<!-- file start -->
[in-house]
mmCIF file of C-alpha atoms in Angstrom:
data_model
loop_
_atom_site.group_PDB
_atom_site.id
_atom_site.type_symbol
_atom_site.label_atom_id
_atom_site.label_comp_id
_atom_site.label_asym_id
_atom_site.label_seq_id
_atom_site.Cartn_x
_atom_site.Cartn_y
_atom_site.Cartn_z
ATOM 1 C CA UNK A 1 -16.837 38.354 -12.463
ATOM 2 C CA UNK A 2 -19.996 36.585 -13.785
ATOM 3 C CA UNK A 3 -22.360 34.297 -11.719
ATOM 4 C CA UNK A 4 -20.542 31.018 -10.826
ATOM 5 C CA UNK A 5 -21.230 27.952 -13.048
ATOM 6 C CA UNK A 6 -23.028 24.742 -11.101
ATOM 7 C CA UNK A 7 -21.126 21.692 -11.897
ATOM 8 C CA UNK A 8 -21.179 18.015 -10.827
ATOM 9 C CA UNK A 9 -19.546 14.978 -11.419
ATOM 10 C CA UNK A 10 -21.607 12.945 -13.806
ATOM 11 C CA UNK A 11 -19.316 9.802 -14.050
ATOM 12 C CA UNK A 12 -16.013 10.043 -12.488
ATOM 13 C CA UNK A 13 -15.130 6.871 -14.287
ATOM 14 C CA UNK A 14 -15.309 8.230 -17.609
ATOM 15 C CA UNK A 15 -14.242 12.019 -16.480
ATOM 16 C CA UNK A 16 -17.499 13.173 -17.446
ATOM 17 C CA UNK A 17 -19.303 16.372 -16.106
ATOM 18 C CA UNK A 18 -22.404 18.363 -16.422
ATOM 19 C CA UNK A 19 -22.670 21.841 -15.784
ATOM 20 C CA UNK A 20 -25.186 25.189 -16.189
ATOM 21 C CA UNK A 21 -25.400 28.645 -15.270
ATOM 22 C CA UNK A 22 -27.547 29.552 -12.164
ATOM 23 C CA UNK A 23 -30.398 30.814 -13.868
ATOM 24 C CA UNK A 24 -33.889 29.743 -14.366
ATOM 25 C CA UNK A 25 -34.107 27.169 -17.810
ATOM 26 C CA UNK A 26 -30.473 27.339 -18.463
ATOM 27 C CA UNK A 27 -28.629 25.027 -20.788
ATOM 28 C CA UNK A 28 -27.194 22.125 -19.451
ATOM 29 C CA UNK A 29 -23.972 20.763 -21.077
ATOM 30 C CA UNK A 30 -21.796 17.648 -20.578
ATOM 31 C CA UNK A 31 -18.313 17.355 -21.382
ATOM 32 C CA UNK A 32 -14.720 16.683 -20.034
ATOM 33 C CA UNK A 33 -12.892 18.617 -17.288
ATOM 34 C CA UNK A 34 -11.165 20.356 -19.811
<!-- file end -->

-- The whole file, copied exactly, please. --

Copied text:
[in-house]
mmCIF file of C-alpha atoms in Angstrom:
data_model
loop_
_atom_site.group_PDB
_atom_site.id
_atom_site.type_symbol
_atom_site.label_atom_id
_atom_site.label_comp_id
_atom_site.label_asym_id
_atom_site.label_seq_id
_atom_site.Cartn_x
_atom_site.Cartn_y
_atom_site.Cartn_z
ATOM 1 C CA UNK A 1 -16.837 38.354 -12.463
ATOM 2 C CA UNK A 2 -19.996 36.585 -13.785
ATOM 3 C CA UNK A 3 -22.360 34.297 -11.719
ATOM 4 C CA UNK A 4 -20.542 31.018 -10.826
ATOM 5 C CA UNK A 5 -21.230 27.952 -13.048
ATOM 6 C CA UNK A 6 -23.028 24.742 -11.101
ATOM 7 C CA UNK A 7 -21.126 21.692 -11.897
ATOM 8 C CA UNK A 8 -21.179 18.015 -10.827
ATOM 9 C CA UNK A 9 -19.546 14.978 -11.419
ATOM 10 C CA UNK A 10 -21.607 12.945 -13.806
ATOM 11 C CA UNK A 11 -19.316 9.802 -14.050
ATOM 12 C CA UNK A 12 -16.013 10.043 -12.488
ATOM 13 C CA UNK A 13 -15.130 6.871 -14.287
ATOM 14 C CA UNK A 14 -15.309 8.230 -17.609
ATOM 15 C CA UNK A 15 -14.242 12.019 -16.480
ATOM 16 C CA UNK A 16 -17.499 13.173 -17.446
ATOM 17 C CA UNK A 17 -19.303 16.372 -16.106
ATOM 18 C CA UNK A 18 -22.404 18.363 -16.422
ATOM 19 C CA UNK A 19 -22.670 21.841 -15.784
ATOM 20 C CA UNK A 20 -25.186 25.189 -16.189
ATOM 21 C CA UNK A 21 -25.400 28.645 -15.270
ATOM 22 C CA UNK A 22 -27.547 29.552 -12.164
ATOM 23 C CA UNK A 23 -30.398 30.814 -13.868
ATOM 24 C CA UNK A 24 -33.889 29.743 -14.366
ATOM 25 C CA UNK A 25 -34.107 27.169 -17.810
ATOM 26 C CA UNK A 26 -30.473 27.339 -18.463
ATOM 27 C CA UNK A 27 -28.629 25.027 -20.788
ATOM 28 C CA UNK A 28 -27.194 22.125 -19.451
ATOM 29 C CA UNK A 29 -23.972 20.763 -21.077
ATOM 30 C CA UNK A 30 -21.796 17.648 -20.578
ATOM 31 C CA UNK A 31 -18.313 17.355 -21.382
ATOM 32 C CA UNK A 32 -14.720 16.683 -20.034
ATOM 33 C CA UNK A 33 -12.892 18.617 -17.288
ATOM 34 C CA UNK A 34 -11.165 20.356 -19.811